Mon
14
May

Liberalism must be destroyed

By Derek Hunter

If you thought conservatives could “make nice” with liberals, that “both sides have the country’s best interest at heart,” you were wrong. This week more of the con-jobs and character assassinations the political left is attempting have been exposed, and if it doesn’t make you realize the Liberal Industrial Complex will stop at nothing to protect itself and destroy the Trump administration, nothing will. The economic news was all good this week, though you’d barely know it if you watched cable news.

Mon
14
May

The tenured enemy in our midst

By Mike Adams:

In 2007, I sat down for a brief interview with an FBI agent. While we sat in a coffee shop in Wilmington, North Carolina, I outlined the case against Professor Julio Pino of Kent State University. My accusations were serious but irrefutable: Julio Pino was an Islamic jihadist who was actively conspiring with other terrorists seeking to murder American troops and innocent civilians. The FBI eventually got Pino. Unfortunately, it took them eleven years during which Ohio taxpayers were forced to pay the salary of a man who was openly planning to wage war on his own country.

 

When Pino finally entered a guilty plea in federal court last month, the charge was one count of making false statements to the FBI during an investigation dating back to 2016. The investigation concerned social media correspondences with a Facebook friend who identified himself as J.E.

 

Mon
07
May

Why Democrats are terrified of Kanye

By balScott Morefield

Turns out, when you’re a famous musician with 28 million Twitter followers people are going to sit up and pay attention to what you tweet, regardless of the topic. So when rapper Kanye West, a man who got over 41,000 likes for tweeting the word “decentralize,” lit the social media world on fire last week with a series of tweets seeming to support President Trump, the world was quick to take notice. Is one of the most successful recording artists of our generation actually ‘waking up’ to the folly of liberalism?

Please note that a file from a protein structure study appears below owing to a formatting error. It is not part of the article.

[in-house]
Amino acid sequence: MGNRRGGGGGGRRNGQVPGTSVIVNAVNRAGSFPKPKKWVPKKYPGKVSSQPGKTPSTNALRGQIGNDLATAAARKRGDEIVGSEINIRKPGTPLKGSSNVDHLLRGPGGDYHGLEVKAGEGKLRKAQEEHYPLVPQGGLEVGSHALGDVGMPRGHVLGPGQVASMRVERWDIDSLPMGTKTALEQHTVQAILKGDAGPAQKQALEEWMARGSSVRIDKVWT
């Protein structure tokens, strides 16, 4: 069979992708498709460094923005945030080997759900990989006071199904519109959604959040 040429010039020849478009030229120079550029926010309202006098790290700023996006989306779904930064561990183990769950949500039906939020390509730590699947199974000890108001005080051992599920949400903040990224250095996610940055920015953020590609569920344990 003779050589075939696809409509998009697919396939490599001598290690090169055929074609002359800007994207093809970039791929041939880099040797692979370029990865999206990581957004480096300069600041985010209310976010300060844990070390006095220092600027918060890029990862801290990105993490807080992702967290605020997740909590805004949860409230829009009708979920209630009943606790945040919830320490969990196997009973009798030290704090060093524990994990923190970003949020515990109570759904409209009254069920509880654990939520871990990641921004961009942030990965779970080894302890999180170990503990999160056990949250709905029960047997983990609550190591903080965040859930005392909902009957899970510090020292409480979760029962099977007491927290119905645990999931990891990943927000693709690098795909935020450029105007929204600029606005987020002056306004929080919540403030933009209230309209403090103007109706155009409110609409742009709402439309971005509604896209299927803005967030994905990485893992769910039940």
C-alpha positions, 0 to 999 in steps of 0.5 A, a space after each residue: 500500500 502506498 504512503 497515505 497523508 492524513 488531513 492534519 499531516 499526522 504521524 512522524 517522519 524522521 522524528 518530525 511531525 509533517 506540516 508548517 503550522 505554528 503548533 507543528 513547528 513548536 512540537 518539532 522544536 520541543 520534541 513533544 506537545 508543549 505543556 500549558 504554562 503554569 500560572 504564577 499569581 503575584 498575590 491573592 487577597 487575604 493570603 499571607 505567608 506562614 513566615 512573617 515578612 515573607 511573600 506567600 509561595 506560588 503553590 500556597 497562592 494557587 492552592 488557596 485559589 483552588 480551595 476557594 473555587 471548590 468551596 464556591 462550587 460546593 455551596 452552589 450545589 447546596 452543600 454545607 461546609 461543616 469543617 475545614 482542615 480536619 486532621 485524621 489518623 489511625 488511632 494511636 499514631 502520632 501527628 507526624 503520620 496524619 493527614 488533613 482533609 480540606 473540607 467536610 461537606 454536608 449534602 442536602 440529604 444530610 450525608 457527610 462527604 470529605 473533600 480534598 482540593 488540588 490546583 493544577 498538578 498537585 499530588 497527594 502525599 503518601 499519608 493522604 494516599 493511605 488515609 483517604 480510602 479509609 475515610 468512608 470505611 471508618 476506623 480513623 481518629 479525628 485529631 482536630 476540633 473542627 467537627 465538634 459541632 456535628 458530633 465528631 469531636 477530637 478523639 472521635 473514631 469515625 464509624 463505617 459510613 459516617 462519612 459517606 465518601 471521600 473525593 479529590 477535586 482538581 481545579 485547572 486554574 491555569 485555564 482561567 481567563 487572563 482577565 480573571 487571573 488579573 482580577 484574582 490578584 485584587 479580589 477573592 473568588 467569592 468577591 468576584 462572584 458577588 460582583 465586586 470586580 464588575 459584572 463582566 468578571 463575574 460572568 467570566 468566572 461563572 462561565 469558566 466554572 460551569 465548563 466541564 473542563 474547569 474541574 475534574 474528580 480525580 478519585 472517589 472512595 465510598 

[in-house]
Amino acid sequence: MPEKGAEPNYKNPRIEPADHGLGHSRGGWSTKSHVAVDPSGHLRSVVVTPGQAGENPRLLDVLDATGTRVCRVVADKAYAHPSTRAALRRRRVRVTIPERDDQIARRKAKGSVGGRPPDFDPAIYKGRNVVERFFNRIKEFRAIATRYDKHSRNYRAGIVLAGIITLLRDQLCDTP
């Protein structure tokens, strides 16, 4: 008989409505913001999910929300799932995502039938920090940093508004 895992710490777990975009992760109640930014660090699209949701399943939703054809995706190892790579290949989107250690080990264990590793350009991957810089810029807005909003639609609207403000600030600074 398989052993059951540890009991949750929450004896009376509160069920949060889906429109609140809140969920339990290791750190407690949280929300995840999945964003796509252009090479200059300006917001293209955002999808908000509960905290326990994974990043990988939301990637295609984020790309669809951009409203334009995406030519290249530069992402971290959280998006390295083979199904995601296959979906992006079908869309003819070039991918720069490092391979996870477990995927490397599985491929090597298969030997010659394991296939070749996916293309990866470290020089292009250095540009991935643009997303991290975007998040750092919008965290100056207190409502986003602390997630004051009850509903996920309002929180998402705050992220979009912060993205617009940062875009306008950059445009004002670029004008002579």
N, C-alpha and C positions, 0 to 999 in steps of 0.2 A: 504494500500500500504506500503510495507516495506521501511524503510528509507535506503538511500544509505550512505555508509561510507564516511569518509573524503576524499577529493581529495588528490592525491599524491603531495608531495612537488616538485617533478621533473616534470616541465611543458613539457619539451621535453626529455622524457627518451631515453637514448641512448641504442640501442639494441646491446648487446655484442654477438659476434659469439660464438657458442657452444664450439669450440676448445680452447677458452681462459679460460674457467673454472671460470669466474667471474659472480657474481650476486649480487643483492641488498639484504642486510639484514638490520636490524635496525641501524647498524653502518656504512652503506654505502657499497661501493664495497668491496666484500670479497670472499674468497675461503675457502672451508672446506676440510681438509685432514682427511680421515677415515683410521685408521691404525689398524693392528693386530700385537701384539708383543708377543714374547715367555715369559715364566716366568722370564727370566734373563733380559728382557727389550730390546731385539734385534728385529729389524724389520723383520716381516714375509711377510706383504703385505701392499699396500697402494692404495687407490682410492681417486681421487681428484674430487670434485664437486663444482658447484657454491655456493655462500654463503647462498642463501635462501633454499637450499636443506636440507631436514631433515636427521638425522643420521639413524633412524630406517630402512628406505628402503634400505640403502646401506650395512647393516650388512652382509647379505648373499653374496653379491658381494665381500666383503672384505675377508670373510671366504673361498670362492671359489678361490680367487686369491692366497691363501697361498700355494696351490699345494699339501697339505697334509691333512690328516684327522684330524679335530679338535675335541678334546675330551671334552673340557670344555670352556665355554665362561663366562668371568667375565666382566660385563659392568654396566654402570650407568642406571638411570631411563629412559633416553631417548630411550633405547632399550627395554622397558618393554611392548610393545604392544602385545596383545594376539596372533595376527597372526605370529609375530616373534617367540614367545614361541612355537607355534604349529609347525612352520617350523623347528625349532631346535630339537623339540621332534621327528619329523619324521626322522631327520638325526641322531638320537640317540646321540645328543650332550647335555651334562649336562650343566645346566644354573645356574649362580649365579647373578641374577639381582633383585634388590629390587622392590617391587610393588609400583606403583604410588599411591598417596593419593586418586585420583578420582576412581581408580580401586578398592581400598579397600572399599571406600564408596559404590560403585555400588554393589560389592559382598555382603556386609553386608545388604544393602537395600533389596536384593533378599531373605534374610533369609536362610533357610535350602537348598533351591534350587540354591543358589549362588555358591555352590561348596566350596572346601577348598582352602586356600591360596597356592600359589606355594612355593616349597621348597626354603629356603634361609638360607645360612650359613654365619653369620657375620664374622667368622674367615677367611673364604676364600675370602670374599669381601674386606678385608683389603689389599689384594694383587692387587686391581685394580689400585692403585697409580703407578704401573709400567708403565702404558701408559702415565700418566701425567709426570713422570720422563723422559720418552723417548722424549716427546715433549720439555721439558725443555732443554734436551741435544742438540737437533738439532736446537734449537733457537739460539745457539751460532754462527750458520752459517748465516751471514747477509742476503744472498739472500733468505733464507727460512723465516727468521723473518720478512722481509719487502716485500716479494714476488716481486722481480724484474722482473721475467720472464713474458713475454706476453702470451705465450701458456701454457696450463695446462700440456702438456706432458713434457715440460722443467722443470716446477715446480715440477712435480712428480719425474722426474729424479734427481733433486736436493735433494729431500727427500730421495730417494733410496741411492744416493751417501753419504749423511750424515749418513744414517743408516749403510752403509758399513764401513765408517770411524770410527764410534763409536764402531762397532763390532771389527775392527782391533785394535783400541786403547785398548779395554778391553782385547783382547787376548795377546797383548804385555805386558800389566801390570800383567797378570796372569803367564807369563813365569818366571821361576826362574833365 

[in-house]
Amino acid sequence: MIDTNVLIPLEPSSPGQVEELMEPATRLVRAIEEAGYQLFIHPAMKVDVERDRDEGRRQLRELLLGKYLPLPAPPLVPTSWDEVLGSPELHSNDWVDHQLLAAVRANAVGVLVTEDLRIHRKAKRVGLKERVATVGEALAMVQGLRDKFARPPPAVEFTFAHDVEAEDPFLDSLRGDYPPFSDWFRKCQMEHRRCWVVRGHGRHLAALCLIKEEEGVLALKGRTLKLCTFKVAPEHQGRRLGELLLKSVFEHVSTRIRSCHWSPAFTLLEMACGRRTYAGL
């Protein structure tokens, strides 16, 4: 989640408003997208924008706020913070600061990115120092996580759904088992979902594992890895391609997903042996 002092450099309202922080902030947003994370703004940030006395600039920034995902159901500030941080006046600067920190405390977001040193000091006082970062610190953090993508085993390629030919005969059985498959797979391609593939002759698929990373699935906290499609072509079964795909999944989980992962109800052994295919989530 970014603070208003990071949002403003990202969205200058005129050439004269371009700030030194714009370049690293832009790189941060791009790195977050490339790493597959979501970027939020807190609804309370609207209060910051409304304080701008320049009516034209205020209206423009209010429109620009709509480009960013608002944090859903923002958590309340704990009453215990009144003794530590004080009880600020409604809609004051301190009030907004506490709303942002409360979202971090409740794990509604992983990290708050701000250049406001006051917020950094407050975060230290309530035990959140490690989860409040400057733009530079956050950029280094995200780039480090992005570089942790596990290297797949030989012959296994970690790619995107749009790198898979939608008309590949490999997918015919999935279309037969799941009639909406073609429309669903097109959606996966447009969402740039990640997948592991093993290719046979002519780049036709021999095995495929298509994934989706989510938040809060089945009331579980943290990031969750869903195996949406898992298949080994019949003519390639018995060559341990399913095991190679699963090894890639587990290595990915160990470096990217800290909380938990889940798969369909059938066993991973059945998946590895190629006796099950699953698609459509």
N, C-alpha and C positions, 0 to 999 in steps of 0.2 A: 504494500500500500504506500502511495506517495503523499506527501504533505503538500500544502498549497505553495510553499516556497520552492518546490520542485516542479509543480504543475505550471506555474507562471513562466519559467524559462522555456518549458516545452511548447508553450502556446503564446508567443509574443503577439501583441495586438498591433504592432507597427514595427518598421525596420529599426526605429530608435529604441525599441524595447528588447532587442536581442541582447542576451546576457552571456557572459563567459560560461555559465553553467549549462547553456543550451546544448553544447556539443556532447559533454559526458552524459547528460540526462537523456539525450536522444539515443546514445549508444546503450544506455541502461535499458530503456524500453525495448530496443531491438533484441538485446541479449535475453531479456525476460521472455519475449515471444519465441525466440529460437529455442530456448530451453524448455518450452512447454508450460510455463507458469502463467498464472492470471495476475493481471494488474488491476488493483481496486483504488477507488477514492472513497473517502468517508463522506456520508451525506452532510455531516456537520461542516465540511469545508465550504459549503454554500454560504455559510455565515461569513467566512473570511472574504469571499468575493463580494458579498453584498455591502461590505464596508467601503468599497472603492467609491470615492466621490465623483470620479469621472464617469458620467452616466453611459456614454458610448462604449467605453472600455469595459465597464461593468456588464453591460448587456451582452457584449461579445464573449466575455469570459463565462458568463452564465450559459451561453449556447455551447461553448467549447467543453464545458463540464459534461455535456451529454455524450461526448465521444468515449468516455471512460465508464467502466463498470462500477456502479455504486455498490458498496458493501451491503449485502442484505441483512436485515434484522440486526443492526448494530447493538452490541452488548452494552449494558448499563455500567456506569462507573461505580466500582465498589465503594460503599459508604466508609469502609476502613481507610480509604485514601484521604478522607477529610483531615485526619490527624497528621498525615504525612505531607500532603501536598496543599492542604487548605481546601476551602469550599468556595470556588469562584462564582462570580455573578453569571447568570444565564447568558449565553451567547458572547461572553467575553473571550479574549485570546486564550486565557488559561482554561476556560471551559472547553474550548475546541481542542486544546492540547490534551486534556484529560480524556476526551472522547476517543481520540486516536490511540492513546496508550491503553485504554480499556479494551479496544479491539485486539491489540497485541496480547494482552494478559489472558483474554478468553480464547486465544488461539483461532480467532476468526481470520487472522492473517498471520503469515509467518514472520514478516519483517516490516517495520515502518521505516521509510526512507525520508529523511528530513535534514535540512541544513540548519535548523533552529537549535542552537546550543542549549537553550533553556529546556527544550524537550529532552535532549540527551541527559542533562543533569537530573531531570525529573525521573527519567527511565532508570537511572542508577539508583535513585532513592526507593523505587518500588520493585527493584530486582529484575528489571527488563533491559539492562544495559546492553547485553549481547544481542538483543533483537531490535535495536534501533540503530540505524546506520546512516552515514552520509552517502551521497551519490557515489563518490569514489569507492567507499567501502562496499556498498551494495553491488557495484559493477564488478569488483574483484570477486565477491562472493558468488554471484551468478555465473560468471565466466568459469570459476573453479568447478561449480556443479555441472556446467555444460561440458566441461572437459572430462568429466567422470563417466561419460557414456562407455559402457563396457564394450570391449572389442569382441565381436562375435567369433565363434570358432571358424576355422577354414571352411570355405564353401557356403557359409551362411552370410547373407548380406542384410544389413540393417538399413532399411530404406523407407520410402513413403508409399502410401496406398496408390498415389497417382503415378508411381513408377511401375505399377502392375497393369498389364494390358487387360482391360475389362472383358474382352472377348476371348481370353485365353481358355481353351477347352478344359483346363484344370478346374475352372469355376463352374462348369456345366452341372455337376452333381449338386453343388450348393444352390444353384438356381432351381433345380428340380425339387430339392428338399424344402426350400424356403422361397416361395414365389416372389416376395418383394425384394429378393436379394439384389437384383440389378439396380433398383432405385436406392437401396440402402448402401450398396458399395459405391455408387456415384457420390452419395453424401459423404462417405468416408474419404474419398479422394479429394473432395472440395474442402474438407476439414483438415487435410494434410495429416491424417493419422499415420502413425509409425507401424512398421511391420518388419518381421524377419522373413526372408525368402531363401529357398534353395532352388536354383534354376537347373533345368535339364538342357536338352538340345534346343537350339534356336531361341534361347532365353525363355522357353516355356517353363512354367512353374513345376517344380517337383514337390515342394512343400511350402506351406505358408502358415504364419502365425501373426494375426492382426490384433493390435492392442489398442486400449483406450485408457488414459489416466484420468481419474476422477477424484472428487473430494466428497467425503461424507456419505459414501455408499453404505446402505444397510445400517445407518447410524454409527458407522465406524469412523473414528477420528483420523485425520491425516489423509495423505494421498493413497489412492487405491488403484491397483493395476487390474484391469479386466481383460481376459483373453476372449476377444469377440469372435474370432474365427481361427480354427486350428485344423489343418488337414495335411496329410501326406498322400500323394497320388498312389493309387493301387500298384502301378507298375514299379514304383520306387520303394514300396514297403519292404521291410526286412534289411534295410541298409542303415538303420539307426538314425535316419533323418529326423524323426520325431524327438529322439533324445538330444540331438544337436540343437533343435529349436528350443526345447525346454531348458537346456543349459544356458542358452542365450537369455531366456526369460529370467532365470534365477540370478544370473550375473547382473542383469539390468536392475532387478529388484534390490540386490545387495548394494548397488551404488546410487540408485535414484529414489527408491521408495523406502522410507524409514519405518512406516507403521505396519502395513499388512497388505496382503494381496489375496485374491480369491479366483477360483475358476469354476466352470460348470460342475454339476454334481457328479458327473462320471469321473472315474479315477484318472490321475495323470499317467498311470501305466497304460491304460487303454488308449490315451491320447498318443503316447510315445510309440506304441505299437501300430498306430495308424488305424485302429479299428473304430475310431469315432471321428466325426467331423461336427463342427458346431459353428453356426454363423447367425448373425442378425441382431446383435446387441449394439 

Has Kanye actually been red-pilled? On the one hand, conservatives understandably but a little hypocritically took an altogether different approach with Kanye than the “shut up and sing” imploration they typically would take were such a celebrity spouting off the usual liberal nonsense.

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Mon
07
May

The vulgar goes mainstream

By Cal Thomas:

To be vulgar once earned societal disapproval, ostracism from polite company and -- in my grandmother’s era -- put a young person in danger of having his mouth washed out with soap. Today, vulgarities are now mainstream. People speaking in a way that “would make a sailor blush” are now on primetime television and words once frowned upon in polite society are now a part of what was once known as cordial conversation.

 

To read more please log in or subscribe to the digital edition http://www.etypeservices.com/Jena%20TimesID339/

 

 

Mon
30
Apr

Life isn’t fair, but it’s still good

By Sammy J. Franklin

My thanks to a faithful reader who sent me the following column, which was titled “Life isn’t fair”!

It is reportedly written by 90-year-old Regina Brett of the Plain Dealer in Cleveland, Ohio.

The writer stated, “to celebrate growing older, I once wrote the 45 lessons life taught me. It is the most requested column I’ve ever written.”

To read more please log in or subscribe to the digital edition http://www.etypeservices.com/Jena%20TimesID339/

Mon
23
Apr

Tariffs - No, but give me a solution

By  Bruce Bialosky